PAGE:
Dimapur grapples with mounting garbage dumps
DIMAPUR, MAY 6
THE commercial capital of Nagaland is being besieged by a menace as sinister as the extortion that plagues the town’s citizens – growing garbage, and stagnant toxic waste.
Early Tuesday morning, a group of municipal workers from the Dimapur Municipal Council converged at the nauseous drain just next to Holy Cross School in the heart of the town’s commercial block. The workers started their dirty work at around 8 am. They managed to scoop out at least ‘four truckloads’ of knee-high decompose that had been in the drain for ‘ages.’
The agency’s Inspector of Sanitation, Temsuwapang Longchar, who led the municipal personnel in removing the most infamous channel in the city, was not amused that the Naga public continues to walk the path of education, yet having little to show for civic sense. “We the public are responsible; we don’t have civic sense; we throw garbage everywhere; if we could have civic sense, our city is a good place to live,” Longchar told this reporter Tuesday. Interestingly, a group of young people from a youth church are currently undertaking cleaning drives across major locations in the town – for one entire month.
The municipal official was not unaware of the complaints about the growing number of garbage dumps along every stretch of road and nooks in the town. He assured that the municipal has been exerting its best in keeping the town clean. The entire workforce of the municipal council’s sanitation division engages in their daily-scrub-and-offload duties from 5 AM, every day.
He said that the cleaning teams, in two groups of sweepers and carriers, start their work from 5: 00 pushing their tasks through to Circular Road all the way to ADC Court and then to Dhobinullah and the circular to north of the city. It is the public that is absent from the effort but this may be changing with the a section of the youth believing in cleanliness drivers.
“We clear up the garbage in the main city by 8 am. It seems the shopkeepers and citizens start littering / throwing their waste right after the cleaning teams have cleaned the area and left. There is no timing for them (citizens),” he said.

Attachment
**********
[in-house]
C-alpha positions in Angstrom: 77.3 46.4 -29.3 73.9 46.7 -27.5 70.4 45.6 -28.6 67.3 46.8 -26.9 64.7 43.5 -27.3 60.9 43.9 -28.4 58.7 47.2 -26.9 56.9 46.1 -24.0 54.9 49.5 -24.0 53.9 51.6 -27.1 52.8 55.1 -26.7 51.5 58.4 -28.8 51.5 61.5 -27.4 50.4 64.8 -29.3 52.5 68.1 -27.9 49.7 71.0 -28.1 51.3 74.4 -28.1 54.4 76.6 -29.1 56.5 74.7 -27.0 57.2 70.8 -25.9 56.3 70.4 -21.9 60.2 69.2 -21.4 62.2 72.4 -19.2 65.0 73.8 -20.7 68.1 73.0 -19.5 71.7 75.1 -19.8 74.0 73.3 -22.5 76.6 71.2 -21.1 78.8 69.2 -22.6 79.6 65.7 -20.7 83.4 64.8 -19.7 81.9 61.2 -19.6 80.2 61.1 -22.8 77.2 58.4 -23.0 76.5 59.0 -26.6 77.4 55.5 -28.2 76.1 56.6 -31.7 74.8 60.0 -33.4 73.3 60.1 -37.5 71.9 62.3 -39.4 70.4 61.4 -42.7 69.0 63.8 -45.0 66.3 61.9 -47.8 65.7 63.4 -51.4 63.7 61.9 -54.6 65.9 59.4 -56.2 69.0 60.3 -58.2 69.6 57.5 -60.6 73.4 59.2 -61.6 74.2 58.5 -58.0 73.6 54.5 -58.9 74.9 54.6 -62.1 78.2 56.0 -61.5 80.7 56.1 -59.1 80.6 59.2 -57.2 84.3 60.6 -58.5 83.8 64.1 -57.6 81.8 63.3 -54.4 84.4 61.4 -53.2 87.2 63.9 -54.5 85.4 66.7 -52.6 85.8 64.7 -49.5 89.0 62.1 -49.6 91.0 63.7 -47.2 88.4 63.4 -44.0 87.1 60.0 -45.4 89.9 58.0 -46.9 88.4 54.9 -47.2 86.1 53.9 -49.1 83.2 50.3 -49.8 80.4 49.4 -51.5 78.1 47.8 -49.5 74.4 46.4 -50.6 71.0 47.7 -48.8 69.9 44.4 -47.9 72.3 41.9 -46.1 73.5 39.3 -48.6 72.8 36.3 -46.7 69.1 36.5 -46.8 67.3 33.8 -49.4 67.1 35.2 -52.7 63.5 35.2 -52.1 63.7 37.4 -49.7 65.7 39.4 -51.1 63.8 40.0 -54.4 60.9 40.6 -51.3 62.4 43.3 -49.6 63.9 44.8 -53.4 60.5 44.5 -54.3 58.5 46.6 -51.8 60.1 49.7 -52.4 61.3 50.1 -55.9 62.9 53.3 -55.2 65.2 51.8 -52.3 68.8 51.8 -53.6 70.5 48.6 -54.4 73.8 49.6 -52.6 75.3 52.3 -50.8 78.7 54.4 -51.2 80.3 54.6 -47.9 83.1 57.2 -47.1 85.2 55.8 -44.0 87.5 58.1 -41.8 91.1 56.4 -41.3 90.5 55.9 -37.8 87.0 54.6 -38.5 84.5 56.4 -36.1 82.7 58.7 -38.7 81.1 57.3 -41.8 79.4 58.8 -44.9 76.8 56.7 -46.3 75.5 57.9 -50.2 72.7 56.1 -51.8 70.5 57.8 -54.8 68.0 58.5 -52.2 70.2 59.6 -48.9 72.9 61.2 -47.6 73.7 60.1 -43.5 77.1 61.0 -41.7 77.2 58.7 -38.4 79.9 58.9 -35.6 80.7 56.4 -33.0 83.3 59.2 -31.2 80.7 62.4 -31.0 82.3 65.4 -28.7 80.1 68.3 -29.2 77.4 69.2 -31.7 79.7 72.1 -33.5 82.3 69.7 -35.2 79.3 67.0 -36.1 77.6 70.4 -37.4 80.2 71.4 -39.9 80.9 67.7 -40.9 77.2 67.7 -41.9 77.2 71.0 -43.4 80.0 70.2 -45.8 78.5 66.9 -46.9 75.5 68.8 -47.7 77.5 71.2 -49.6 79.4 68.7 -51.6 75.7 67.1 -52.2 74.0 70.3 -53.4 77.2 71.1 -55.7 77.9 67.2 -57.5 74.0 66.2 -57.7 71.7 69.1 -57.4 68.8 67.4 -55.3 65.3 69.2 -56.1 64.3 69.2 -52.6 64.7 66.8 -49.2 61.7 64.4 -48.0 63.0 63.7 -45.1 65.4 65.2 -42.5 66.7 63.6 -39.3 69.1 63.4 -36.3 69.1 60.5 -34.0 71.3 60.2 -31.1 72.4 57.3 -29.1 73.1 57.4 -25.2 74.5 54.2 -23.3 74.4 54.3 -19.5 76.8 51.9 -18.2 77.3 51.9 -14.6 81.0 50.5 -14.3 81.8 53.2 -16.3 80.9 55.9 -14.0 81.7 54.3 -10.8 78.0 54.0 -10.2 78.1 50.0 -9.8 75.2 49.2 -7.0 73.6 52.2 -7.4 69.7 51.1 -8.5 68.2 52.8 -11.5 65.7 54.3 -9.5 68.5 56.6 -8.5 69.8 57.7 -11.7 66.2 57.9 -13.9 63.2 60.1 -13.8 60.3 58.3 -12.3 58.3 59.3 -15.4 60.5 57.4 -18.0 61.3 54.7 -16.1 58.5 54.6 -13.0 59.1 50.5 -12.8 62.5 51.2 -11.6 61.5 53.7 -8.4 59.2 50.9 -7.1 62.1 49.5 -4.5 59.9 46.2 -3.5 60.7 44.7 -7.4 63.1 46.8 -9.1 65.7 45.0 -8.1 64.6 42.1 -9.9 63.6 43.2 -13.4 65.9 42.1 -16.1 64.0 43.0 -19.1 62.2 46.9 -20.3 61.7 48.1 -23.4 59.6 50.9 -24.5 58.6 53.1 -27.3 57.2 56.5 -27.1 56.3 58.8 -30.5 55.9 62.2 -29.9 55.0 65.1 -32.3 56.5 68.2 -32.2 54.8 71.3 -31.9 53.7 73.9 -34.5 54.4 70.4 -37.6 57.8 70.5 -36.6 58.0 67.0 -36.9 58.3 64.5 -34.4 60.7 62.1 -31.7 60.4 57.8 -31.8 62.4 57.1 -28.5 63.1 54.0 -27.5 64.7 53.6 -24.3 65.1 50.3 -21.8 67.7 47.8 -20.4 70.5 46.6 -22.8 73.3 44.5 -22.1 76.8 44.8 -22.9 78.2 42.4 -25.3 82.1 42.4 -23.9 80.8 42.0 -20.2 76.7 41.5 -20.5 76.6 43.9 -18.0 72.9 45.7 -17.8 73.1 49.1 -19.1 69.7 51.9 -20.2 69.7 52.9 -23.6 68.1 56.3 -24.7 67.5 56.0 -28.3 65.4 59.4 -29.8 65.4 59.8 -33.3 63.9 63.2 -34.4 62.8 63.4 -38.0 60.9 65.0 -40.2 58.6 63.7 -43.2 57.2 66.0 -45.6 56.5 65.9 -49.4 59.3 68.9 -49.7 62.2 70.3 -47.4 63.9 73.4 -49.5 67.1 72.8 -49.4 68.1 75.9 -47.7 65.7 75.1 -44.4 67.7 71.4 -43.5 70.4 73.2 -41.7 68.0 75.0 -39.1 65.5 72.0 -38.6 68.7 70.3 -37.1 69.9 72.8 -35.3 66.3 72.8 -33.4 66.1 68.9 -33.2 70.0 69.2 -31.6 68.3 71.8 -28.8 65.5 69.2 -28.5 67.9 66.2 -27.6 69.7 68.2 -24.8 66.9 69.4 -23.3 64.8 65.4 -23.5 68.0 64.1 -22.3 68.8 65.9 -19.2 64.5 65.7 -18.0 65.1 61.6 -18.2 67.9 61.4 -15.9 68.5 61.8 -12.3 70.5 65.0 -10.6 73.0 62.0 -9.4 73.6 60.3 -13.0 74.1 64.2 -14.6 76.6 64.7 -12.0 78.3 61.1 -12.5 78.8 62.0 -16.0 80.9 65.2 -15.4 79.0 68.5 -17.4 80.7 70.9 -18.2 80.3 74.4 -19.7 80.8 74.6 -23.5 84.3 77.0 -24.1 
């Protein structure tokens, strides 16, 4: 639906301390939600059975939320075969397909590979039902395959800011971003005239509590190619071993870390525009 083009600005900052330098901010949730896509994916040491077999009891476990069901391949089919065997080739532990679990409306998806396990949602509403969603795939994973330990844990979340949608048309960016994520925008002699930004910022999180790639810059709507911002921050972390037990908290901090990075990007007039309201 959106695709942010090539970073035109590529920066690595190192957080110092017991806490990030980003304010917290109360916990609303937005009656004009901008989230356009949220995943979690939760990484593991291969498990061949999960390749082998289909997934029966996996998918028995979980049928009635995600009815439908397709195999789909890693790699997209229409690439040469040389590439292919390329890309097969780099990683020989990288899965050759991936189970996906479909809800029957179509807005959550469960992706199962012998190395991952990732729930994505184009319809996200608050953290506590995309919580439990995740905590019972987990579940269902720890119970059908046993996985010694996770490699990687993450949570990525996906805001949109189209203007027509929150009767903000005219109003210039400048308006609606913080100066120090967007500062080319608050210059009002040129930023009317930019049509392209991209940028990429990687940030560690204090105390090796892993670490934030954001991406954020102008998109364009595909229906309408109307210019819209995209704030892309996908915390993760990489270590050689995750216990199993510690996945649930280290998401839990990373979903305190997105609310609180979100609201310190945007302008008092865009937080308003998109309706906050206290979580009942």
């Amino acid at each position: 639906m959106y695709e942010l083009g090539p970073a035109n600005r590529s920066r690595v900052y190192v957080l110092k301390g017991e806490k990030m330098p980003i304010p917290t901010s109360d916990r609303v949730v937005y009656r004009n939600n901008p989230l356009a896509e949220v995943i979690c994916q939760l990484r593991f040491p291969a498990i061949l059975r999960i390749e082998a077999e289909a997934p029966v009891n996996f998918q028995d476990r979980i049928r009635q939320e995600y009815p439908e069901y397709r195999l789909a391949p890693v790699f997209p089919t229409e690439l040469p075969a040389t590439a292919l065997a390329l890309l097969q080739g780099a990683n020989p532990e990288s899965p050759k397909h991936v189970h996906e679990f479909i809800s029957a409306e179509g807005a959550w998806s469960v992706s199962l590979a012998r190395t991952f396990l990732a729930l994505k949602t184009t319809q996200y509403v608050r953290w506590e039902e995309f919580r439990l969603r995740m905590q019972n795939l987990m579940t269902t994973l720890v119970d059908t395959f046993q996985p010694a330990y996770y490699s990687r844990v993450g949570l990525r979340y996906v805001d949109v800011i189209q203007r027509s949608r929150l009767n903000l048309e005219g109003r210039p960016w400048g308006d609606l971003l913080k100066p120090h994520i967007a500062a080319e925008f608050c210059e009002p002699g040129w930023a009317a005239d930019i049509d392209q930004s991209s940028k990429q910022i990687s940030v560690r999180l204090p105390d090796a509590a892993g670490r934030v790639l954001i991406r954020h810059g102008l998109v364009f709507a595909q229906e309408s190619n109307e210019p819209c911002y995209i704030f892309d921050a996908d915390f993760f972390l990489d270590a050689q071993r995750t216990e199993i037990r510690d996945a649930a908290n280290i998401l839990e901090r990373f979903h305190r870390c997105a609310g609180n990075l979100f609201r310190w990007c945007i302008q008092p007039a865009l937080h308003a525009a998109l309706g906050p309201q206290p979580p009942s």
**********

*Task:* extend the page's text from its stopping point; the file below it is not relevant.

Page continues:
Earlier, the municipal had issued a notice requesting citizens to dispose waste only before 6 AM (before the cleaners come)or after 6 PM (cleaners come in the morning to clean refuse from the previous day).
Likewise, local authorities heading colony institutions such as the councils seem to have failed their residents. “They have failed to provide or locate a place for garbage disposal,” he said.
Several years ago, there was an initiative from the municipal to place special garbage disposal bins in major locations. In true Naga style, most of this facility has been damaged, stolen, relocated or simply ‘disappeared.’
“Every colony has its own council; they cannot provide for bins,” Lonchar said.
Another problem feeding the growing menace of waste disposal in the city is the citizen’s apathy – or ignorance – to the damage polythene bags inflict on the environment. Citizens conveniently pack waste materials and simply discard them. The drain near Holy Cross which the municipal workers cleared was literally clogged thick with polythene bags of all kind, manner, size and color – all packed garbage. That explained the longevity of the filthy drain.
Almost every drain in the city is packed thick and black with non-degradable materials comprising primarily plastic materials.
“It’s (polythene bags) the only ones they have in the shops; they don’t have paper bags like they use to give in the 80s,” Arinaro, a teacher explained, as she heaved her bag of ‘Uncle Chips’ and biscuits from a shop near the Plaza junction.
‘We don’t have other bags except polythene bags,’ a grocery storekeeper manning a store near the City Tower responded suspiciously, in Hindi, when this reporter asked.
For now the onus is on the ignorant citizens.